We regret to inform you that you did not end up living in the South of France nor were you accepted to Harvard Law School. We further apologize that you never became the smartest most beautiful girl in the world. We are sorry you never went to the Olympics in skiing and never became a pro tennis player. You never married your soul mate. You never got super rich.
You got a tattoo of phoenix. You aren’t much of a Mormon. You have a hard time with authority. You became a lawyer just like you wanted and then you became a writer which was a total surprise. You are good at both these things. You really tried hard to figure out who you are.
We know you started out believing that once you were in control of your life, everything would be fixed. It turned out that you made almost all of the same mistakes your parents made. Sometimes you made them even worse. Your choice to marry a substance abuser was a more or less predestined choice. At twenty-five, how could you have known what was guiding you into that. Being in control of your life and your destiny was harder than you thought it would be. Still, you got through it.
You made other epic mistakes. Not all of them were your fault. Not all of them could have been foreseen. You worked really hard to protect your kids from harm. You did. You weren’t perfect. You still feel a lot of pain and bitter-sweetness over things that happened. Things fell down that can never be righted again. These things will make you cry when you think about them and for the rest of your life. You have accepted them and it was one of your hardest lessons.
You saved all your kids photos, papers, art work and everything so you could keep the memory forever. Now you look at these little artifacts and regret not appreciating the moment in time it came from. The thing about regrets is whenever you felt like you did the wrong thing, you could not forgive yourself until you made it right again, or tried to. Perhaps this is why we are writing this letter.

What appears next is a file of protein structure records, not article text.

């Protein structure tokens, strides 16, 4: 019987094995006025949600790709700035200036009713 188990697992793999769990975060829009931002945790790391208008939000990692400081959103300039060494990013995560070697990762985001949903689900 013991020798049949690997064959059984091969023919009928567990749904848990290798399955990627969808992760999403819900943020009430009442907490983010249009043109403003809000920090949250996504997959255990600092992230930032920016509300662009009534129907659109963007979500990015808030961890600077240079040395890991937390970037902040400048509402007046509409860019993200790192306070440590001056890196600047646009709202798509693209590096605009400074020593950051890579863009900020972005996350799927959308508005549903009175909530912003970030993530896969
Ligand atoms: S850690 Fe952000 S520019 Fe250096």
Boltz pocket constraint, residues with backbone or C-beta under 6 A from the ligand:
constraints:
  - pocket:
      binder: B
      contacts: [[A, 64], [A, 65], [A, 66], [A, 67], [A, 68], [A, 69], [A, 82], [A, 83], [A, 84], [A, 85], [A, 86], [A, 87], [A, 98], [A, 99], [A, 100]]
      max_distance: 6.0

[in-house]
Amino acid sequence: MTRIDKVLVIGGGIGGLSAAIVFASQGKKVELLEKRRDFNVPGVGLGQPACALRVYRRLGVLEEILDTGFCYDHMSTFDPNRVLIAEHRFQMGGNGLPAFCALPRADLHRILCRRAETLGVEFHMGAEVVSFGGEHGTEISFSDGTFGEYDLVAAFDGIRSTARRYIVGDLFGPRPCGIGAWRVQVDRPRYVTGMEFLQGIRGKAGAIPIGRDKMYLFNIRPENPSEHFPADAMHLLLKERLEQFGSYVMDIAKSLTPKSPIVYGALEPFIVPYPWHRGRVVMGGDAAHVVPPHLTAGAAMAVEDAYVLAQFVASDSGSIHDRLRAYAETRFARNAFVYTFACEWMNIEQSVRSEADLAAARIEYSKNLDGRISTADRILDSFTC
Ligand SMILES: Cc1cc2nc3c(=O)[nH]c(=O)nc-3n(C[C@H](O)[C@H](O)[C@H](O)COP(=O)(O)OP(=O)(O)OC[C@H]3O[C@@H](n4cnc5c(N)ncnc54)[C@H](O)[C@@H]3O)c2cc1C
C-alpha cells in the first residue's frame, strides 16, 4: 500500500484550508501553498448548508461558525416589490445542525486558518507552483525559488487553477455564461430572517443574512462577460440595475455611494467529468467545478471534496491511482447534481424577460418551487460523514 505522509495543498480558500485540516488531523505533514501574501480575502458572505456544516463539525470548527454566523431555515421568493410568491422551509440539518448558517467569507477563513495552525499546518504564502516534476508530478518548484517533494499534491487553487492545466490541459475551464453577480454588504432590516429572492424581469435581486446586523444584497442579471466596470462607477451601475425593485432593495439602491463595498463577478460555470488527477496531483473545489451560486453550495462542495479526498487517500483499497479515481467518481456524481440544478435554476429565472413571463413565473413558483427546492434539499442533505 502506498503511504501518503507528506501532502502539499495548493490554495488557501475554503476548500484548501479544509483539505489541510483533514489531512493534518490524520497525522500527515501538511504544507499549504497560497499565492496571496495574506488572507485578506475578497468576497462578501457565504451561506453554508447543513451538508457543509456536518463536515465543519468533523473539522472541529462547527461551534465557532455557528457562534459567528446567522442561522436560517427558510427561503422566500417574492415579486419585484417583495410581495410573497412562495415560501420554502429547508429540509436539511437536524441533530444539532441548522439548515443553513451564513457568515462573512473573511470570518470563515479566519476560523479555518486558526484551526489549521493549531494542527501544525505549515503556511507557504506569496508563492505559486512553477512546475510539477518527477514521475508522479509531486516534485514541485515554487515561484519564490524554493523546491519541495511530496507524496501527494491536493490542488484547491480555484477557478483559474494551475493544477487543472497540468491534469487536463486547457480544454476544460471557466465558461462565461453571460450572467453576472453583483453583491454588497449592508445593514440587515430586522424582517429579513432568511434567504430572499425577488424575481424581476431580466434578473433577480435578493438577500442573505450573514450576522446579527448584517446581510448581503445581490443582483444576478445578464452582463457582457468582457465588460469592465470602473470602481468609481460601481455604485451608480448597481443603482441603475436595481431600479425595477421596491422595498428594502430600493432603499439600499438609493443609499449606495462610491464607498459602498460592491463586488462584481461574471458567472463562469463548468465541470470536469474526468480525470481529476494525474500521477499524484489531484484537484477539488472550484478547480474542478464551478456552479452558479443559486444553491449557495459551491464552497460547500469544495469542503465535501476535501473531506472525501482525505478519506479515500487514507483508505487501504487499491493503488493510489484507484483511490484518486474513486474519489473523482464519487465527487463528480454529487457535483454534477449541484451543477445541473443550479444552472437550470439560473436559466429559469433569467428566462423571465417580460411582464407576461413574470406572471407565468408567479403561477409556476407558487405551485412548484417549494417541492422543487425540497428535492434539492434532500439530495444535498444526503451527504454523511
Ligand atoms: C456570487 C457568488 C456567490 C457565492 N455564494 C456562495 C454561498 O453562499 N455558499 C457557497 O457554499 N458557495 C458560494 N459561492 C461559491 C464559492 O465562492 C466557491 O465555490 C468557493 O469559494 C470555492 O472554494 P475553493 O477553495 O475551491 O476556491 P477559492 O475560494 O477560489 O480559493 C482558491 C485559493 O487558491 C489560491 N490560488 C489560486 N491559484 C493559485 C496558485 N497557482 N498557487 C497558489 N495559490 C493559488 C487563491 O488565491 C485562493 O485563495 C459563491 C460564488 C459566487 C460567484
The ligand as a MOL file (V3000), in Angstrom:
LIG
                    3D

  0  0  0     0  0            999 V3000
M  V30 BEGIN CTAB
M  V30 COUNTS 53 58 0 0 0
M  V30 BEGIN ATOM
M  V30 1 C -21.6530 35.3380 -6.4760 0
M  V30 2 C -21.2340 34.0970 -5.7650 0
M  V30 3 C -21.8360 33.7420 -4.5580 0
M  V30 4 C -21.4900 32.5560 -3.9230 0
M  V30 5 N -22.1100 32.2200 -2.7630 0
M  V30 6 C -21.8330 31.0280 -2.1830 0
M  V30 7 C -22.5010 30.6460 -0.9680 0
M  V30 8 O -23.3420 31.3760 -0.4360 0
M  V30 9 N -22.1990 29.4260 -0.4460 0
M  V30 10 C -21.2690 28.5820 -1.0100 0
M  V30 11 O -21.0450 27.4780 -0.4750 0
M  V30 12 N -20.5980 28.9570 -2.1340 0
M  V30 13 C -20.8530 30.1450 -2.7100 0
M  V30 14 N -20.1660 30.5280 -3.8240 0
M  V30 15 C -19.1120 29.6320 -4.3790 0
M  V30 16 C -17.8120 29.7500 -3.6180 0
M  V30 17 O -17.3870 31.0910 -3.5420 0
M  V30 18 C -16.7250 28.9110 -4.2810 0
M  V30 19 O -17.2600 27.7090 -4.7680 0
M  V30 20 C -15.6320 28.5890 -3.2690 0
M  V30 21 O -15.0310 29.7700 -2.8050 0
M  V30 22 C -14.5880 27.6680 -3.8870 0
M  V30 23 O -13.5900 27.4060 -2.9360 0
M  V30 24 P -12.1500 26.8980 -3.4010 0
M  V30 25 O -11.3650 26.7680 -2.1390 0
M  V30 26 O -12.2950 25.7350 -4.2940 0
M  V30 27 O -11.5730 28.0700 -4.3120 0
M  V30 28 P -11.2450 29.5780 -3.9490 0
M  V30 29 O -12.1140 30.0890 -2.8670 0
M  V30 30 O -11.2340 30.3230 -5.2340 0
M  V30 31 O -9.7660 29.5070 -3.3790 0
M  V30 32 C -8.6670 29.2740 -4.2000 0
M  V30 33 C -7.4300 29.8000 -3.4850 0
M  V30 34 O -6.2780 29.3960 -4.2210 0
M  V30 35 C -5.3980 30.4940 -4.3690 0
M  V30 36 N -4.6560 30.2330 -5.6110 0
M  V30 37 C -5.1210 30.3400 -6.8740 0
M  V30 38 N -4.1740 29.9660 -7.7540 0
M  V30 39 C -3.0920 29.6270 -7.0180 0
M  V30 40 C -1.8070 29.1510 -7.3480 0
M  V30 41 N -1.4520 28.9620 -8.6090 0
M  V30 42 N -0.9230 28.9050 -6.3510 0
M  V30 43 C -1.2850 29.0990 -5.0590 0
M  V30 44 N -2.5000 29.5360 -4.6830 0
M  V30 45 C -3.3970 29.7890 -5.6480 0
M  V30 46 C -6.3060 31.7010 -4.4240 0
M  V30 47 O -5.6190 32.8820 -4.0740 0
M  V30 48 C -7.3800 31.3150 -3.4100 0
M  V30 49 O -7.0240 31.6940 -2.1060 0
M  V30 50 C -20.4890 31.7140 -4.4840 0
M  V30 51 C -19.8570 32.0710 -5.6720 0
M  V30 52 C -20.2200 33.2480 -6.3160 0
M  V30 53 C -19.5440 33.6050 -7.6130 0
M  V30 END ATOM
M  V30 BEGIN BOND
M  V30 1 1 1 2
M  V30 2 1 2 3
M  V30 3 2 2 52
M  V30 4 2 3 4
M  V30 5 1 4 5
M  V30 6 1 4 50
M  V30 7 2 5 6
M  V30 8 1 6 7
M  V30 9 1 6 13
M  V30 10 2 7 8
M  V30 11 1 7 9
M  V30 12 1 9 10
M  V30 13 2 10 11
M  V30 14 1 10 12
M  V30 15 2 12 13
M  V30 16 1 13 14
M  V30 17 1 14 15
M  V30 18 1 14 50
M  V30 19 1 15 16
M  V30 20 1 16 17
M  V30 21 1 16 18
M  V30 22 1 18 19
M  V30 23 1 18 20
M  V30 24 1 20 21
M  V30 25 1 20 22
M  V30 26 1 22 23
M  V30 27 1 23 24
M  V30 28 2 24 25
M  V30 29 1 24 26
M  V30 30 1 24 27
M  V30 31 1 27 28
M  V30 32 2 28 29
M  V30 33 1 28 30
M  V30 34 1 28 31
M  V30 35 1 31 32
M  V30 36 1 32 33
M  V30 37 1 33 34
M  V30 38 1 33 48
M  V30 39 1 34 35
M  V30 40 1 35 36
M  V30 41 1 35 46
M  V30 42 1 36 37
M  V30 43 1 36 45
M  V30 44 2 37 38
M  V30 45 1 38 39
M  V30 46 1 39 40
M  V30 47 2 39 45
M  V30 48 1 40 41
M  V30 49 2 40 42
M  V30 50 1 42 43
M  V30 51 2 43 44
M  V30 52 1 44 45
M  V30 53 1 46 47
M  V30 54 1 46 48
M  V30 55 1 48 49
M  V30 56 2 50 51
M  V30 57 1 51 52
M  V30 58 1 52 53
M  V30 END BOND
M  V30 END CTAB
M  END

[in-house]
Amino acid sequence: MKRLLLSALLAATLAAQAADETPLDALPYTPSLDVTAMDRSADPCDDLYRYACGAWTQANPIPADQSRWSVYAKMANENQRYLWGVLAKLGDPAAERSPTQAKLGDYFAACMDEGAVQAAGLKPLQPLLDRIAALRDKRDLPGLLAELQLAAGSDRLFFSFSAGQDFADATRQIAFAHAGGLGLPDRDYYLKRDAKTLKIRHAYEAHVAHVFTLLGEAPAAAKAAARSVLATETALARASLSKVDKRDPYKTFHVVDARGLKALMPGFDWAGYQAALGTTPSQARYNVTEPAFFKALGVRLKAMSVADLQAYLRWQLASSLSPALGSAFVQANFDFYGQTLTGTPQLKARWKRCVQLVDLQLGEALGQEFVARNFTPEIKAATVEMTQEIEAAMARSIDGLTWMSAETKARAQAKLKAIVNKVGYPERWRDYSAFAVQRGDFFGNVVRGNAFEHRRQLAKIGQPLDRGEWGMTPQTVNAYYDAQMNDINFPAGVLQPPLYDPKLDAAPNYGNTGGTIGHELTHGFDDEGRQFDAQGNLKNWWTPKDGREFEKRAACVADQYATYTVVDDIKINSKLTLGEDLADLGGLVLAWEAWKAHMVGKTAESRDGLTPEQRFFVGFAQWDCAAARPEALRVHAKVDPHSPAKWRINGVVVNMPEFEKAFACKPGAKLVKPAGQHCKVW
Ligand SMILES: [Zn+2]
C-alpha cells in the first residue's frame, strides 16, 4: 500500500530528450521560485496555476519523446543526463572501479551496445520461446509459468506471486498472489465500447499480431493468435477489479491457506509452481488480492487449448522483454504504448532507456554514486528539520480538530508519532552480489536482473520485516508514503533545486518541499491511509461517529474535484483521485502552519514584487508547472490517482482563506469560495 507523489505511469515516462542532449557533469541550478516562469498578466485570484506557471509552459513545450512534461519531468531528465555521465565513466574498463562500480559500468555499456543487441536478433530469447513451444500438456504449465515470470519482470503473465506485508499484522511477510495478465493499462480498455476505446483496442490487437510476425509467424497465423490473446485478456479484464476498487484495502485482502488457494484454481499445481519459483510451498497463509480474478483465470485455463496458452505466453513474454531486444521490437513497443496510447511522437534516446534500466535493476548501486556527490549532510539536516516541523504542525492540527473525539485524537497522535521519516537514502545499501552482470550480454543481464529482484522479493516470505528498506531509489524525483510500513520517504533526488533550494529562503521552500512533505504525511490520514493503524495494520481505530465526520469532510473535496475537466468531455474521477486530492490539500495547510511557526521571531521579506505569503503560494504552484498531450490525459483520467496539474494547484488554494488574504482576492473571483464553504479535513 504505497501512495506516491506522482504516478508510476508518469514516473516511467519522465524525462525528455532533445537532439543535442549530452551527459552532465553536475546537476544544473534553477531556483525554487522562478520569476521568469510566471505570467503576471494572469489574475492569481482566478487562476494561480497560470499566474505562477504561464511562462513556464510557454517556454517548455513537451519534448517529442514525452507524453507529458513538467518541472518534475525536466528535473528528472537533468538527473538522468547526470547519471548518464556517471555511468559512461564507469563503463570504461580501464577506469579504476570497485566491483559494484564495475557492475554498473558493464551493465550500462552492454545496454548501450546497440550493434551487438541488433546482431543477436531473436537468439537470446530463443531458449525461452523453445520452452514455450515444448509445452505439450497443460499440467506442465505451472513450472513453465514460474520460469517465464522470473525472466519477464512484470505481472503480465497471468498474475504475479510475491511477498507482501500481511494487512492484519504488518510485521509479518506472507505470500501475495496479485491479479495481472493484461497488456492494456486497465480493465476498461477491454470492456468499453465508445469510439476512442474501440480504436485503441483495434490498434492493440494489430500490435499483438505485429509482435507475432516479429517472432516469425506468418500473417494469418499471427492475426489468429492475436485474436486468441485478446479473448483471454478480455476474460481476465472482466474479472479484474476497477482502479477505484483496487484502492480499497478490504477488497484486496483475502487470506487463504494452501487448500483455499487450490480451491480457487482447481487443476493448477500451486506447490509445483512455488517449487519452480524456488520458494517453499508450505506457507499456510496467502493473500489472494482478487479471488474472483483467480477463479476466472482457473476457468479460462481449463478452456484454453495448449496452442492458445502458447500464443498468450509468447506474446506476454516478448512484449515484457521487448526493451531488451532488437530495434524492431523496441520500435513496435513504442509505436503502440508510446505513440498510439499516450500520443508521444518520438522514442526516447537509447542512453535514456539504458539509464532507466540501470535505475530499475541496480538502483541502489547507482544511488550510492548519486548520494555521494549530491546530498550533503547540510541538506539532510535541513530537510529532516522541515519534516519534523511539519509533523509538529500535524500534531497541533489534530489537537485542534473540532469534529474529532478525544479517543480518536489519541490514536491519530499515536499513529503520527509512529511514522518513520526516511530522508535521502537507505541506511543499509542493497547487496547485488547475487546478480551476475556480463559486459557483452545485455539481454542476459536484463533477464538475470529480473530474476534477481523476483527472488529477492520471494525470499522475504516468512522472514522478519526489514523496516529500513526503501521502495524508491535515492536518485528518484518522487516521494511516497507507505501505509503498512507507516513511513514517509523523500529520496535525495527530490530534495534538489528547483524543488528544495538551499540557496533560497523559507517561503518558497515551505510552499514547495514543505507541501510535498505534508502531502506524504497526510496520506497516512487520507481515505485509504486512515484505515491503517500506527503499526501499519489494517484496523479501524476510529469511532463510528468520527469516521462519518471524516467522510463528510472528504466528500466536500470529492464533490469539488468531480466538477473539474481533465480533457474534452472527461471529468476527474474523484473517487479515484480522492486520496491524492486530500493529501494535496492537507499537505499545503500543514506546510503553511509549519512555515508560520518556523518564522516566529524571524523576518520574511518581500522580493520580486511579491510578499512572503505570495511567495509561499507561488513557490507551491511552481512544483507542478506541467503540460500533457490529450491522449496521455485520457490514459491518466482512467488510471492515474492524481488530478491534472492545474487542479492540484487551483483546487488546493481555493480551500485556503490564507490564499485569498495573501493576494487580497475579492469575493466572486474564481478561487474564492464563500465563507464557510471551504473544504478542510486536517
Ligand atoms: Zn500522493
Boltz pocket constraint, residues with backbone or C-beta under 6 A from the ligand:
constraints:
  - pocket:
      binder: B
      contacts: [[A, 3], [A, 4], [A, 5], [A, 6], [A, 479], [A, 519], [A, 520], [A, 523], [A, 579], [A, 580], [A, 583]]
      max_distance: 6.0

You have always struggled with happiness – real authentic happiness. You have never been quite sure why. You think there were fleeting moments when happiness swooped down in front of you like a dove and you reached out to grasp the tips of her feathers. You have always said, “this feels like happiness.”
But we don’t know. You have seen great beauty. You have won your share of races and accolades. You have laughed really hard and for a long time. You have been moved by music and art and words. You have worked really hard to create something that has meaning to you. You have felt beautiful and desired. You have been in love. And you always said “this feels like happiness.”
It turns out your childhood lived on in your mind forever. It’s what you think about. It’s what you want to write about. It was full of terrible days and amazing days. One of your top 10 best days ever was when you won 6 blue ribbons on Field Day in fifth grade for the bike race, the chin-up, the distance race, the 50 yard dash and the relay race. It was a perfectly perfect day.
Once you had a string of summer days that seemed perfect. You were just out of high school. You worked part time at the drug store for $2.40 an hour and drove a ’78 blue Datsun pick-up truck. All you had to do was show up to work twenty hours a week and hang out at the swimming pool with your friends. You had a bottle of “Sun-in” in your pool bag and you spritzed your hair with it all day. You got very tan and blond. You felt comfortable in your own skin.
You also met DJ from Wyoming who was starting at BYU. DJ was your summer boyfriend. You went to dances at the top of Bridal Veil Falls on Friday nights and he taught you how to kiss – how to really and truly kiss for hours on the back porch of our house, in the heat of the night, to the creaking sound of the frogs. You did whatever you wanted those days, that summer, and it was glorious and perfect.
Surprisingly, your inner self has not changed very much. You still pick up pennies for good luck. You’re still a tomboy. You still dream big. You have even pursued some of your best dreams and they came true. Your happy times are not just fleeting thoughts and moments.
We have to say, that with a few grave exceptions, you would live your same life over again. You have finally begun reaching for something outside yourself. Writing this letter makes you feel happy. Being creative makes you feel happy. Quite often now, you can be in a particular moment and truthfully say “I am happy.” Nevertheless, we are convinced you have not had your best, most perfect day yet.
Lisa W. Nagel is a previously unpublished writer. Lisa lives in Salt Lake City, Utah where she writes and works as a family law attorney.